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How to maintain moisture levels in pots / containers?

Rob LockwoodRob Lockwood Midlands of EnglandPosts: 328
Hi all.  I'm assuming this question has been asked and answered many times, so feel free to point me towards any previous threads.  Otherwise, what tips do you have for moisture levels in pots / containers in the garden?

I've largely steered clear of pots in the past as I don't remember to water them (and when I've watered hanging baskets, more water ends up on me than the plants!)  In a recent GQT, Christine Walkden I think mentioined putting bits of sponge in the compost but there are water-retaining crystals I think, so any advice on cost / re-usability of these or any other tips welcomed!


  • Pete.8Pete.8 Billericay, EssexPosts: 9,691
    I'm not too good at remembering to water plants in pots and baskets either, so I also try to steer away from them, but I do like to have plants in baskets.
    I have used the water-retaining gel crystals and no doubt they do help, but you'll still have to water them regularly in hot weather.
    They cannot be reused, but a tub is pretty cheap.
    Knowledge is knowing that a tomato is a fruit.
    Wisdom is not putting it in a fruit salad.
  • SlumSlum Posts: 357
    I don’t use any water retaining gel as I think its use was debunked a few years ago (from memory). A good tip if you’ve let any pots dry out is to submerge them in a bucket of water until air bubbles have stopped coming to the surface. 
  • GemmaJFGemmaJF Posts: 2,286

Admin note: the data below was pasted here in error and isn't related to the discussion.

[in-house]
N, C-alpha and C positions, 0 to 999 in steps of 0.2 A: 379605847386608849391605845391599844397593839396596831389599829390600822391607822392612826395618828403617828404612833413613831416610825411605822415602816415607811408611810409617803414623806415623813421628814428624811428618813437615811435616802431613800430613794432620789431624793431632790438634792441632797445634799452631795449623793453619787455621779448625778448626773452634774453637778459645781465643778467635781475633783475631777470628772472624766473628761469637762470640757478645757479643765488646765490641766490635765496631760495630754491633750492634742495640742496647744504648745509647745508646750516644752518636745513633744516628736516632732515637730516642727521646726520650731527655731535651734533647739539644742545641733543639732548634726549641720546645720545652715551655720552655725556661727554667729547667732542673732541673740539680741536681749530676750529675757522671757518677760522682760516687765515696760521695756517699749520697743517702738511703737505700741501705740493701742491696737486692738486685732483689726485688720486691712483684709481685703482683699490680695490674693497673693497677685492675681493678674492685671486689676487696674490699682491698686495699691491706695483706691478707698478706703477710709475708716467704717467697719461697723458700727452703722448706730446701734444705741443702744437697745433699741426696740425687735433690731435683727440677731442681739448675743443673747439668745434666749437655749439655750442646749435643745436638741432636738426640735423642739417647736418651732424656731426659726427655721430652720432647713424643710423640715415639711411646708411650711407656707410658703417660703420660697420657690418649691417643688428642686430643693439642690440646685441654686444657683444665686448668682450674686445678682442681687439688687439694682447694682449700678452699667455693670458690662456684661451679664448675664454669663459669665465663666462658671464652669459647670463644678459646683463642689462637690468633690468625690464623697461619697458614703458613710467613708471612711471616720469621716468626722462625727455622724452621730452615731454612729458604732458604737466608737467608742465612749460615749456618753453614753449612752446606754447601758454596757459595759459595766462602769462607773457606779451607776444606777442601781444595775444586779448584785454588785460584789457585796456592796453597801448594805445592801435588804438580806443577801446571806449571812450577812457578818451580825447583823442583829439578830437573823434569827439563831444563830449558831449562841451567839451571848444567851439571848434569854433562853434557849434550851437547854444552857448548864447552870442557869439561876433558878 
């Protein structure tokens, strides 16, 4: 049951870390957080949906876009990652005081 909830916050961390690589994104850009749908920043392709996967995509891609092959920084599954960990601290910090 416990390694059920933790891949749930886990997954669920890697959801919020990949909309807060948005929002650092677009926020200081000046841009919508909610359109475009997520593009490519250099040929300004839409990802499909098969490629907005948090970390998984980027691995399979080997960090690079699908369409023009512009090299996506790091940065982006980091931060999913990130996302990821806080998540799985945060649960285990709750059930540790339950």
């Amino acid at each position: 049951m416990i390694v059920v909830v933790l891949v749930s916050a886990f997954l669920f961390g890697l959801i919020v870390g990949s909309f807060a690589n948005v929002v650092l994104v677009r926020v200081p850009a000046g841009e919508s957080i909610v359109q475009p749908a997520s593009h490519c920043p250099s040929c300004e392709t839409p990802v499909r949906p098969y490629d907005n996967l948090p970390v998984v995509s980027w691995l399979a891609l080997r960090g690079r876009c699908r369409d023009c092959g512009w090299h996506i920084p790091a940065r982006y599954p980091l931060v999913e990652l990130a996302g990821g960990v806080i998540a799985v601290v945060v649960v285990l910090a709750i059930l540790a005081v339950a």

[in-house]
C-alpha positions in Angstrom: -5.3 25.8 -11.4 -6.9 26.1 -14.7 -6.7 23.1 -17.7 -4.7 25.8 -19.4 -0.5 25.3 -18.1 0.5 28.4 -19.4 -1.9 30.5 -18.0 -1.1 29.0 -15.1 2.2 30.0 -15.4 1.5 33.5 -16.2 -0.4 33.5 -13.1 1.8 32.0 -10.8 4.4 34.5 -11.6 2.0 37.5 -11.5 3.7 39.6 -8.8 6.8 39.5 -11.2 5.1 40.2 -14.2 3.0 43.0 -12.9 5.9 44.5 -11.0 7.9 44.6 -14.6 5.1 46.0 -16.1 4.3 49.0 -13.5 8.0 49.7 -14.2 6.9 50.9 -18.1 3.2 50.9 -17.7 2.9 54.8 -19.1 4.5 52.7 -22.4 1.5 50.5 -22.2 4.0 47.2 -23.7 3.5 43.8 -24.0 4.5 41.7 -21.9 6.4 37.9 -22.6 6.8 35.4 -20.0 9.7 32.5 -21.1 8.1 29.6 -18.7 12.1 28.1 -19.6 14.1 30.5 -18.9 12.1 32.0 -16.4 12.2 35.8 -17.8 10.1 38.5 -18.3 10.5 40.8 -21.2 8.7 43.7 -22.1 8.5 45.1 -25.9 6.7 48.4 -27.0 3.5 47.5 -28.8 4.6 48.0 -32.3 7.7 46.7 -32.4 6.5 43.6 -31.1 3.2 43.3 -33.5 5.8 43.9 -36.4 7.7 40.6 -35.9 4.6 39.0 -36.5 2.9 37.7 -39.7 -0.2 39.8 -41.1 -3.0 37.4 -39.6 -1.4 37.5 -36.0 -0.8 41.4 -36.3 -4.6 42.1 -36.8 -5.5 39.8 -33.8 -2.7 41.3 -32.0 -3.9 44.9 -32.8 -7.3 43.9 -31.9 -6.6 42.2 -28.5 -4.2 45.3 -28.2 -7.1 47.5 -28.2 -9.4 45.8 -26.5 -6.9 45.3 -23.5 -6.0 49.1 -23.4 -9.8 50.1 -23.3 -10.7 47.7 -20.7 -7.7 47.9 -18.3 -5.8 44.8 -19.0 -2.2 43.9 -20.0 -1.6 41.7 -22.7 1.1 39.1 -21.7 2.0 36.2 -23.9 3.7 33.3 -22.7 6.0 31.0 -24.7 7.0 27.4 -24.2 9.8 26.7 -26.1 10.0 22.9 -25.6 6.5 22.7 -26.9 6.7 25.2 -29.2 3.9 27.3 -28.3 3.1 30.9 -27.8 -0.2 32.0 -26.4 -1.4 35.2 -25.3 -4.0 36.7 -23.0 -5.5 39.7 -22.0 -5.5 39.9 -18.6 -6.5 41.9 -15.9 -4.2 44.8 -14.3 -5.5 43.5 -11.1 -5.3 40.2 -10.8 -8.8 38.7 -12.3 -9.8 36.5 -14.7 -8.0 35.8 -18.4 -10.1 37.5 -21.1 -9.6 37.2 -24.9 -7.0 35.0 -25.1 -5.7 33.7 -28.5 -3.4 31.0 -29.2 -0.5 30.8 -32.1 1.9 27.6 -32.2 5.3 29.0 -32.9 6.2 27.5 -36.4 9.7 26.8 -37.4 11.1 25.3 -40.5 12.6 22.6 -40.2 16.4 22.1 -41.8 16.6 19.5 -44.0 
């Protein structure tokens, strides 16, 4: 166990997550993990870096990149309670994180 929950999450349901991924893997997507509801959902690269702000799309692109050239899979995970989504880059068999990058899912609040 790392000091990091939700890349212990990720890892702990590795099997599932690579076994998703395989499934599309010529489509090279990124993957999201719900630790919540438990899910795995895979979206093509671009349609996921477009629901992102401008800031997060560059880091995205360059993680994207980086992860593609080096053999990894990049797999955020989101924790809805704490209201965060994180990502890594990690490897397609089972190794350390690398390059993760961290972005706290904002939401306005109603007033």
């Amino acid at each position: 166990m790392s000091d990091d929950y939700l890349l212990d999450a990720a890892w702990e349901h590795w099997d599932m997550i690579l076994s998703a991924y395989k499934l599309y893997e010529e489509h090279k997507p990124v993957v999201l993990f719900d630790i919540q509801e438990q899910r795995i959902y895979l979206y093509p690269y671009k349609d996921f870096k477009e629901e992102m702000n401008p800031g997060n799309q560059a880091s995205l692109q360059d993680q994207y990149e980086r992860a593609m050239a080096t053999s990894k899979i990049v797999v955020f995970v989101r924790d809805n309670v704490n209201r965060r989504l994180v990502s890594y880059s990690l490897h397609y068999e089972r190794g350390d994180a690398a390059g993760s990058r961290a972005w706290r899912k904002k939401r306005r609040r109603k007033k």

I don't think any water retaining system is much good if they never get watered. Try to get in the habit, I find it a peaceful time and also spot any problems early. I'm not perfect either, so I made it easy, I have butts near plants that need watering and a watering can on standby, so it takes less effort, make it easy and pleasant, won't be so easy to forget doing it.
  • Rob LockwoodRob Lockwood Midlands of EnglandPosts: 328
    Thanks all - good food for thought.
  • ObelixxObelixx Vendée, Western FrancePosts: 28,394
    Plants in containers are entirely dependent on you for both feeding and watering as well as dead-heading and checking for pests.   They can be stunning and it's a way to grow plants that aren't suited to your soil or need winter protection.

    That means you have to take responsibility, plan a watering routine and increase or decrease frequency according to whether it's cool and wet or hot and heatwave.   Best also to give one thorough watering every few days than a daily dribble.
    "We don't stop playing because we grow old; we grow old because we stop playing." - George Bernard Shaw
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